Archive for the ‘Video’ Category

Alan Turing Google Doodle (and how to solve it)

Google is celebrating Alan Turing’s 100th birthday. Alan Mathison Turing is his full name and he was an English mathematician, logician, cryptanalyst, and computer scientist.

Understand the working principle before using this doodle:

Google has praised him by integrating a logo in its homepage. This sounds good. This video will show you the answers for making the whole Google logo to be colored. by solving the Doodle. The Doodle has around 12 levels where, when you complete answering 6 answers, and when you refresh the homepage, you’ll get the next level to be solved.

This video is contains the answer for the first level.

Strange Random Cryptography Quote:

“Cryptography is like literacy in the Dark Ages. Infinitely potent, for good and ill… yet basically an intellectual construct, an idea, which by its nature will resist efforts to restrict it to bureaucrats and others who deem only themselves worthy of such Privilege.” Vin McLellan, “A Thinking Man’s Creed for Crypto”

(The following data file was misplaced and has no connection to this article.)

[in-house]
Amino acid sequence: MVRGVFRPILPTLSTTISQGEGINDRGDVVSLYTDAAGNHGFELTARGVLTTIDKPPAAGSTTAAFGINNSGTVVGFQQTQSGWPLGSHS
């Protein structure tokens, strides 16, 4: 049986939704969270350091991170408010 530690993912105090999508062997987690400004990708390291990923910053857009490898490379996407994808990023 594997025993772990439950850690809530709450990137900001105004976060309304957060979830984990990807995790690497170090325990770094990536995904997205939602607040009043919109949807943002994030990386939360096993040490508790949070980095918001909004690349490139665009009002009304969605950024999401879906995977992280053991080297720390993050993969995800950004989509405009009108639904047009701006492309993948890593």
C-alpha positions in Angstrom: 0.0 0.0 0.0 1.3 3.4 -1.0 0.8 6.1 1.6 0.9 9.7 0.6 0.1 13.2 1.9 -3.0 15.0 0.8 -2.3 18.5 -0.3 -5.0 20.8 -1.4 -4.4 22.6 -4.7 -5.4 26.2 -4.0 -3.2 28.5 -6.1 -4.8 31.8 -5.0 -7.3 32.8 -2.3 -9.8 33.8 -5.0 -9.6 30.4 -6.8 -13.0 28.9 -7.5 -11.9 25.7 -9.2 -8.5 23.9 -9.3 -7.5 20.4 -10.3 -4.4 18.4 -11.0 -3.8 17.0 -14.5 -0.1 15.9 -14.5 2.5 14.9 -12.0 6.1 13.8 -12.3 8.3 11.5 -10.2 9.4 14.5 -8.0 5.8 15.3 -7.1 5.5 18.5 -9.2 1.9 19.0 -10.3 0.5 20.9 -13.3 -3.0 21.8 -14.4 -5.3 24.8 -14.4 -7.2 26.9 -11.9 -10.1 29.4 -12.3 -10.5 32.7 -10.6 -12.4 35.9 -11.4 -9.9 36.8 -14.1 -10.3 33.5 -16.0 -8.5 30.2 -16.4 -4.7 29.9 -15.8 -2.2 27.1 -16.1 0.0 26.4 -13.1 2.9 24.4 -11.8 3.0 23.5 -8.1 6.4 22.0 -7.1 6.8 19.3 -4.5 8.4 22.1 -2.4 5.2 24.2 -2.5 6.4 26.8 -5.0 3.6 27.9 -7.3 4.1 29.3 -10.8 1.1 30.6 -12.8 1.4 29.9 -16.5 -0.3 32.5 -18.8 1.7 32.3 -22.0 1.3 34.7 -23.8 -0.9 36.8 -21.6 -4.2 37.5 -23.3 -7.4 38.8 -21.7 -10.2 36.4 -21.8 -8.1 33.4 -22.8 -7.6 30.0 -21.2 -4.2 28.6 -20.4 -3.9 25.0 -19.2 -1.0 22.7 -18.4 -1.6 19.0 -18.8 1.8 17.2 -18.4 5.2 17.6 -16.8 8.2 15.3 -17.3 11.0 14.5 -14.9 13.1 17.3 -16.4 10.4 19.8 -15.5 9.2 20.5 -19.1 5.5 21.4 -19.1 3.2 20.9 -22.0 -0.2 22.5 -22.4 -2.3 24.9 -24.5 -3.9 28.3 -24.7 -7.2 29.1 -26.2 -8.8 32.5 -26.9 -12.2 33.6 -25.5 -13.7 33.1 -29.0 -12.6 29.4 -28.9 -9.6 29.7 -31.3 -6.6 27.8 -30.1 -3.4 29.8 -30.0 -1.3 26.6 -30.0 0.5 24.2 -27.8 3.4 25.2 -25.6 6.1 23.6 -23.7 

3-D Copying Makes Michelangelos of the Masses – Bloomberg

Autodesk 123DWhen Cosmo Wenman went to the J. Paul Getty Museum in Los Angeles in late May, he did what many people do.

He took photos of some of his favorite sculptures. But instead of a few snapshots, Wenman took hundreds of pictures, documenting busts and reliefs from every accessible angle. Then he did something currently unusual — but likely to become common.

Wenman turned the photos into three-dimensional digital maps, using a free program called Autodesk 123D Catch. Then he used the maps to print miniature plastic replicas on the $2,000 MakerBot 3-D printer in his home office. And he made one of his best scans freely available, uploading it to the Thingiverse site where MakerBot enthusiasts share digital plans. Now, alongside the hobbyist designs for specialty tools, robot figurines and hair ornaments, you can find an 18th-century relief, John Deare’s “Venus Reclining on a Sea Monster with Cupid and a Putto.”

On Thingiverse, you can also find data maps for around three dozen sculptures from the Metropolitan Museum of Art in New York. Unlike Wenman’s one-man amateur venture, these scans are the result of an official collaboration between MakerBot Industries LLC and the Met. This month, the museum hosted a two- day “Hackathon” in which artists working with MakerBot staff members and equipment used the same process to create scans and replicas of Met sculptures, as well as their own derivative works.

Digital Scans